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Let’s Go…to Bovisand!

One of the great playgrounds around Plymouth is the bay and beach at Bovisand, on the Eastern side of Plymouth Sound opposite the end of the Breakwater.

It’s a beautiful place for a seaside stroll, and is easily accessible on foot from parking area on either side. It’s also a place that you can walk to by following the South West Coast Path, perhaps from the Wembury side or from Mountbatten – and many people make a longer walk by using the water taxi to Mountbatten from the Barbican Landing Stage.

Bovisand owes its popularity to several factors – some geographical and some historical.

Most beaches in the Plymouth area are of pebbles or of coarse grey sand – but Bovisand is of ‘proper’ sand owing to the wide sandstone gully that sits between the dominant limestones and slates of the area. It faces directly into the prevailing South Westerly weather and so sees it’s fair share of storms – but they also create the sand!

A reliable fresh water stream flows down to the beach and this is important. ‘Bovisand’ is a corruption of ‘bouy sand’; in Tudor times the water supply into Plymouth was of poor quality as was polluted – no good for ships setting off on increasingly long voyages. So a bouy was placed off the beach for the small ships of the time to tie up while their longboats went ashore with casks, which they filled from the fresh stream water. The boats could pull up easily without damage on the sand. Later, a small reservoir was built behind the beach connecting by an iron pipe to the small harbour built at what would later become Fort Bovisand, for the same purpose. They all still exist if you know where to look!

As Trade and the Navy grew, so did the importance of Plymouth – and its vulnerability to storms was made plain. So a great stone Breakwater was built as protection, and the designer supervised from a house built up behind the beach (now the caravan park). From his window he could watch, and from the beach or harbour he could take a boat for a closer look.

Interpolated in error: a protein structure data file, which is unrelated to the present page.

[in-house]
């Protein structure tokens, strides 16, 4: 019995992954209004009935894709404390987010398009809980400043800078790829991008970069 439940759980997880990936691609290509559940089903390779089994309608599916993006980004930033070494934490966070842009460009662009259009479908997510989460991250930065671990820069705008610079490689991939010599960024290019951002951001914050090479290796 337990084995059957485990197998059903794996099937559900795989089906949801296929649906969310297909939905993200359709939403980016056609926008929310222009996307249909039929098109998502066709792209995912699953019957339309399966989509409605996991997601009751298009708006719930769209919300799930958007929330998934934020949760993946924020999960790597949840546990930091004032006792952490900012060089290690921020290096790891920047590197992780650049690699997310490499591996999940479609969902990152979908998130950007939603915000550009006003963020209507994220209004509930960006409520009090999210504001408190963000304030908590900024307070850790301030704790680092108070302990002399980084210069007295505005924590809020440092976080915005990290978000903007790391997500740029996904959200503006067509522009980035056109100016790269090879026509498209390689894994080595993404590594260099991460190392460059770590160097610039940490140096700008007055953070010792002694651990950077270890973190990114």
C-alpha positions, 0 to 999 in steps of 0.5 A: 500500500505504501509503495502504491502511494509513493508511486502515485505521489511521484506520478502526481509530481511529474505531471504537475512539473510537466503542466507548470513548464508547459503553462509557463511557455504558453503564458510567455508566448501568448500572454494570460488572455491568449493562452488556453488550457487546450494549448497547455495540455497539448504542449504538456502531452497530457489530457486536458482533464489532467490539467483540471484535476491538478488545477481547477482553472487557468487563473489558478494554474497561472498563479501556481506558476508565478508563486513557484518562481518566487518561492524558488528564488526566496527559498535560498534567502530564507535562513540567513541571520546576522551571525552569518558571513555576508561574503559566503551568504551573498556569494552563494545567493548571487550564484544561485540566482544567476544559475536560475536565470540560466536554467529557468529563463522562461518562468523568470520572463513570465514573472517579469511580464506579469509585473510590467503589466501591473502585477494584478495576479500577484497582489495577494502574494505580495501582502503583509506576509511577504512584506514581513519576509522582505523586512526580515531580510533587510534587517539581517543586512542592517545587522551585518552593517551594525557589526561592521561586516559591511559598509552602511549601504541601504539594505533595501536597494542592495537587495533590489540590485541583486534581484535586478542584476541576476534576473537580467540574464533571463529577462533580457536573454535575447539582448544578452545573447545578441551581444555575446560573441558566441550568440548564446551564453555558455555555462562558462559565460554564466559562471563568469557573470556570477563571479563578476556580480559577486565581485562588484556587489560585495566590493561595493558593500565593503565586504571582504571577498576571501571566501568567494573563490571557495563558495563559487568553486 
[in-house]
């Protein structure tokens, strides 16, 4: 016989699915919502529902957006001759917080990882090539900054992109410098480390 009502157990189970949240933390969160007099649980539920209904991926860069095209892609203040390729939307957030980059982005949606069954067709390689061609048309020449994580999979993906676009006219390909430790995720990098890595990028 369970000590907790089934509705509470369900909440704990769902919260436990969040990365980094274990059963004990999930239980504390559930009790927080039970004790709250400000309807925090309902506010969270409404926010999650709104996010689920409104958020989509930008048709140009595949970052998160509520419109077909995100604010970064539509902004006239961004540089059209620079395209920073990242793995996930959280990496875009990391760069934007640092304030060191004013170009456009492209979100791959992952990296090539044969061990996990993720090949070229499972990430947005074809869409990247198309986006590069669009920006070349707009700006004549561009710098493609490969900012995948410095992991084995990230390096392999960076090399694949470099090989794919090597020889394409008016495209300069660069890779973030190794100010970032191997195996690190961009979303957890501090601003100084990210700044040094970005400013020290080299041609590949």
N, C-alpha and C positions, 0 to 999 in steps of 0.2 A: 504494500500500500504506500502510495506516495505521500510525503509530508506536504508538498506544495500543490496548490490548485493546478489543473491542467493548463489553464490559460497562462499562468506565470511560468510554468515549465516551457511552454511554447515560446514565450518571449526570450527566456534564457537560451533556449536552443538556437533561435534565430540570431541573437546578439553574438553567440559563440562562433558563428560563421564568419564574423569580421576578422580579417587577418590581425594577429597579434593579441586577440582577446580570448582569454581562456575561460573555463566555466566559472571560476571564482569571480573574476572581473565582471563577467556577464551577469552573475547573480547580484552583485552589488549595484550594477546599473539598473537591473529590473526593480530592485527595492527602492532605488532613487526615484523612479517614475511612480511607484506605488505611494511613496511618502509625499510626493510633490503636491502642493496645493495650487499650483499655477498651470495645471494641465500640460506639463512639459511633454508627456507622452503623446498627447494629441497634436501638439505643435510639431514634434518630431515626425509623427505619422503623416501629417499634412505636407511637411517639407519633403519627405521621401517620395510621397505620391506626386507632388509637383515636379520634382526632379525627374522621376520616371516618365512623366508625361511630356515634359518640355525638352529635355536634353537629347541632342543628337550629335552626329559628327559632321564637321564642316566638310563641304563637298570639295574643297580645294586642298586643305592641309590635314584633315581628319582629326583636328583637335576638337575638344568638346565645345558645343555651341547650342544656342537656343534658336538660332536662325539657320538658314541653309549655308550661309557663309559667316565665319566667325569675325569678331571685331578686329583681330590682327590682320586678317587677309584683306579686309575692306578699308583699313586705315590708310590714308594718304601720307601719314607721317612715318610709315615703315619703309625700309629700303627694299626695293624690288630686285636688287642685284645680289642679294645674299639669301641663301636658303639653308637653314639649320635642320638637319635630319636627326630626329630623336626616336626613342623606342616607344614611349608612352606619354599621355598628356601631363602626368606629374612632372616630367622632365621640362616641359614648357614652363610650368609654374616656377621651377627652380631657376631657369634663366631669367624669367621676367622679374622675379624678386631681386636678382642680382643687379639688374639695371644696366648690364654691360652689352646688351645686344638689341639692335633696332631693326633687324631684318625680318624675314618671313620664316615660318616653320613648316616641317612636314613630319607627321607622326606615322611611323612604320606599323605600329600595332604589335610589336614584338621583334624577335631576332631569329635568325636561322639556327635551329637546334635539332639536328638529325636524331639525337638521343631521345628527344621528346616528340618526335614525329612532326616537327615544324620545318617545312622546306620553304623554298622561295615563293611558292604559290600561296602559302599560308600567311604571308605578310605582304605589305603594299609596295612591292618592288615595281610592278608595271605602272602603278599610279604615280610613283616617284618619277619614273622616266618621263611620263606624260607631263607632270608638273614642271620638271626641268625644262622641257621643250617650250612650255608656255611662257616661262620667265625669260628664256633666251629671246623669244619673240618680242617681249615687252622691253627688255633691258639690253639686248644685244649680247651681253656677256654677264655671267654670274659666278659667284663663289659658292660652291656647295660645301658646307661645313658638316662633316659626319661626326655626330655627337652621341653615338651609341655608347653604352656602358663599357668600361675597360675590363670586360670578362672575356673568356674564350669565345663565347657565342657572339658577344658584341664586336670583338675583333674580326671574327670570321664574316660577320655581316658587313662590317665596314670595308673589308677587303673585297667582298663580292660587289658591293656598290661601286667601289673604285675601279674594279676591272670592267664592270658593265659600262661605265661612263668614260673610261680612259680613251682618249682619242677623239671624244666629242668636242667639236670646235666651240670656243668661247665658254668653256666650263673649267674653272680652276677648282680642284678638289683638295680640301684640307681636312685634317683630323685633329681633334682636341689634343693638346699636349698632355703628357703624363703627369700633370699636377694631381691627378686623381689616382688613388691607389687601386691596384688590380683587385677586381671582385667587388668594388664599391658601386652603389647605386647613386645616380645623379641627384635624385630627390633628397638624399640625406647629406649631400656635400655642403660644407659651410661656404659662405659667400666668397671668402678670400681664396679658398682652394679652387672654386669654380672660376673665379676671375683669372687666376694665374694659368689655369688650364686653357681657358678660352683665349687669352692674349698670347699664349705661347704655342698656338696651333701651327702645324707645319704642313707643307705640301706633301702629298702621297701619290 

The threat of Napoleon also provoked the building of Plymouth’s 22 Forts, several of which surround Bovisand. Anyone who scuba dived around Plymouth between 1970 and 1990 will remember Fort Bovisand with fondness!

In the 20’s and 30’s Plymothians would take tripper-boats to Bovisand, and the remains of a concrete landing stage can still be seen on the beach. Also visible are the remains of wartime pill boxes and gun platforms, which now make great spots to sit and admire the view!

The beach itself is small at a very high tide but becomes a huge sandy expanse at low water. It is gently shelving, and with a generally onshore breeze is great for family days out and swimming, and for kayaks and paddleboards. When the wind and water are right it also makes a great surf beach. It is also a very popular spot for open-water sea-swimming, with easy parking and cafes either side – and of course a lovely sandy bottom.

Parking is payable year-round, either at the chalet park from Down Thomas or on the Fort side from Staddiscombe. The cafes on each side are fabulous for hot drinks and simple food, and it’s a great picnic spot with unbeatable views (and sunsets) – it’s a great place to dose up on your ‘vitamin sea’!

Bovisand is also a beach where you can take your dog all year round, with plenty of space for a good run.

There are plenty of places locally where you can rent a caravan, a cabin or even a luxury apartment; it is a wonderful place to experience through the length of the day, and through the year. It has a special time in the quiet and wintry times of the year when you can really feel the wind and have the place to yourself.

Away from the two cafes you’ll need to make a short drive or enjoy the walk along well-defined paths to such places as The Eddystone Inn at Heybrook Bay, or the Mussel Inn slightly inland at Down Thomas. At Wembury there is a very good beach café, as there are around at Jennycliff and Mountbatten.

Of course we should also mention the extensive development going on at Bovisand Fort. Ex-BBC chief Greg Dyke’s £35m transformation of a the Victorian Devon fort into homes will create more than 80 houses and apartments with sea views, alongside a visitors’ centre and events space, a bistro café with rooftop terrace offering views across Plymouth Sound, and a collaborative working space, in what will be called Bovisand Harbour. Phase one is almost complete.

Take a wander out to ‘Bovi’, get your shoes and socks off and go for a paddle – you wont regret it!

One of the great playgrounds around Plymouth is the bay and beach at Bovisand, on the Eastern side of Plymouth Sound opposite the end of the Breakwater.
One of the great playgrounds around Plymouth is the bay and beach at Bovisand, on the Eastern side of Plymouth Sound opposite the end of the Breakwater.


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